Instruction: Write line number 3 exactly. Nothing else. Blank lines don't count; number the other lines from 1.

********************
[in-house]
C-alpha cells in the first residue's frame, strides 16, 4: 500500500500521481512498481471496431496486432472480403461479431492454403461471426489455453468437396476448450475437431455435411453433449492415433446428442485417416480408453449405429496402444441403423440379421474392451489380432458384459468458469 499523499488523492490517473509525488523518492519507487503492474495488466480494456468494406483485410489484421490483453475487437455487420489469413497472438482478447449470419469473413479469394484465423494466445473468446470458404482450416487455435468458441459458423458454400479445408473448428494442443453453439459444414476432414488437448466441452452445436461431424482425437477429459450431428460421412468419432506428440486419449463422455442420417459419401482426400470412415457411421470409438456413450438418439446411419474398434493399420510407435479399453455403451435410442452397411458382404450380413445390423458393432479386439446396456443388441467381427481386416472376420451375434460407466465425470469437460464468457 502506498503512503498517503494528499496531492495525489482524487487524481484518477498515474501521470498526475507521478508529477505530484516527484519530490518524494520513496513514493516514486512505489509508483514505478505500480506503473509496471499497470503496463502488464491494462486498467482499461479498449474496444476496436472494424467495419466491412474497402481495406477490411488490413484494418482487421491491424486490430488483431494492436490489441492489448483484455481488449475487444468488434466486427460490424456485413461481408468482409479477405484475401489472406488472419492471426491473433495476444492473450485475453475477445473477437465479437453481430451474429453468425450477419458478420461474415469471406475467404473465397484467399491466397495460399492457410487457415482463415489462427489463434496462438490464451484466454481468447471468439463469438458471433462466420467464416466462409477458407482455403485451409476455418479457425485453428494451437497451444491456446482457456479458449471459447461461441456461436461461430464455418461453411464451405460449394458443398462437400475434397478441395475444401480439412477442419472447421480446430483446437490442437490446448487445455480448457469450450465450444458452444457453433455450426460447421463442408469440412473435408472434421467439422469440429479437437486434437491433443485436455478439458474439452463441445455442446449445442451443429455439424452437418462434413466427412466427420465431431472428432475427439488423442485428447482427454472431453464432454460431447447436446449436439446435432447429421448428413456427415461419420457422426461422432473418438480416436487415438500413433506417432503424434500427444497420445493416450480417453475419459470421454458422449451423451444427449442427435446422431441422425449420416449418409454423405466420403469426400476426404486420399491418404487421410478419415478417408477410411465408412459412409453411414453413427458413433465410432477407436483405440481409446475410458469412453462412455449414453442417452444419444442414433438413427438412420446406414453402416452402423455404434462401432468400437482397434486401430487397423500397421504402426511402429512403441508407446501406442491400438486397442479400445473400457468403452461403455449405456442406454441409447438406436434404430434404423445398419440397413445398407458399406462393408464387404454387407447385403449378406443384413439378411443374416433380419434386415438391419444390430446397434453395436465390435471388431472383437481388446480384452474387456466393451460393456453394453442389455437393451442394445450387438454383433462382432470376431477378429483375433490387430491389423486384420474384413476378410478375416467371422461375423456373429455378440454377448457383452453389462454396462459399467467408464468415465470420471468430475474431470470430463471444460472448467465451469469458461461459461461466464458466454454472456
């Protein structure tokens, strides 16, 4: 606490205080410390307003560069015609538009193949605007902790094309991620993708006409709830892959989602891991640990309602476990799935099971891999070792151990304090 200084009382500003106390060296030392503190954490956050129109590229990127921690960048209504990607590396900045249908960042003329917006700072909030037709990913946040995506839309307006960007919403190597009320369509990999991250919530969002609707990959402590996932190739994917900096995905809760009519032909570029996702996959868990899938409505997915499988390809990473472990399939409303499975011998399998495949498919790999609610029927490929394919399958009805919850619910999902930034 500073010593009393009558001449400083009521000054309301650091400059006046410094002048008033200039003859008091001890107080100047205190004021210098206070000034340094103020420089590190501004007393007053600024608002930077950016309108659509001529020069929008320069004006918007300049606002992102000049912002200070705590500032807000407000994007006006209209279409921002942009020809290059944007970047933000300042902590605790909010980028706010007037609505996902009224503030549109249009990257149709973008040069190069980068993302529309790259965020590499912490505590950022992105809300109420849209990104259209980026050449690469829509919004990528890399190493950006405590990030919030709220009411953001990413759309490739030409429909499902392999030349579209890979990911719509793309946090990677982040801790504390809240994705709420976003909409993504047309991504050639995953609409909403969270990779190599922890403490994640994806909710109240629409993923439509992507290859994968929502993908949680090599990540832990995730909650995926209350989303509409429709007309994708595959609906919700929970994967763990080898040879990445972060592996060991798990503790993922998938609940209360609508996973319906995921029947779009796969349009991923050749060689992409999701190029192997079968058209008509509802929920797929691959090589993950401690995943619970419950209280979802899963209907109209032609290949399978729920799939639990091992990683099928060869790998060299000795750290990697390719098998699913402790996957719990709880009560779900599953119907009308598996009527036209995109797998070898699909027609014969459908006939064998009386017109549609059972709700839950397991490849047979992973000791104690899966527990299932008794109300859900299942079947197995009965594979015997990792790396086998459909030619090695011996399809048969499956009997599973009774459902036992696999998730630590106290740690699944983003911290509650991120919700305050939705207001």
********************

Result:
């Protein structure tokens, strides 16, 4: 606490205080410390307003560069015609538009193949605007902790094309991620993708006409709830892959989602891991640990309602476990799935099971891999070792151990304090 200084009382500003106390060296030392503190954490956050129109590229990127921690960048209504990607590396900045249908960042003329917006700072909030037709990913946040995506839309307006960007919403190597009320369509990999991250919530969002609707990959402590996932190739994917900096995905809760009519032909570029996702996959868990899938409505997915499988390809990473472990399939409303499975011998399998495949498919790999609610029927490929394919399958009805919850619910999902930034 500073010593009393009558001449400083009521000054309301650091400059006046410094002048008033200039003859008091001890107080100047205190004021210098206070000034340094103020420089590190501004007393007053600024608002930077950016309108659509001529020069929008320069004006918007300049606002992102000049912002200070705590500032807000407000994007006006209209279409921002942009020809290059944007970047933000300042902590605790909010980028706010007037609505996902009224503030549109249009990257149709973008040069190069980068993302529309790259965020590499912490505590950022992105809300109420849209990104259209980026050449690469829509919004990528890399190493950006405590990030919030709220009411953001990413759309490739030409429909499902392999030349579209890979990911719509793309946090990677982040801790504390809240994705709420976003909409993504047309991504050639995953609409909403969270990779190599922890403490994640994806909710109240629409993923439509992507290859994968929502993908949680090599990540832990995730909650995926209350989303509409429709007309994708595959609906919700929970994967763990080898040879990445972060592996060991798990503790993922998938609940209360609508996973319906995921029947779009796969349009991923050749060689992409999701190029192997079968058209008509509802929920797929691959090589993950401690995943619970419950209280979802899963209907109209032609290949399978729920799939639990091992990683099928060869790998060299000795750290990697390719098998699913402790996957719990709880009560779900599953119907009308598996009527036209995109797998070898699909027609014969459908006939064998009386017109549609059972709700839950397991490849047979992973000791104690899966527990299932008794109300859900299942079947197995009965594979015997990792790396086998459909030619090695011996399809048969499956009997599973009774459902036992696999998730630590106290740690699944983003911290509650991120919700305050939705207001």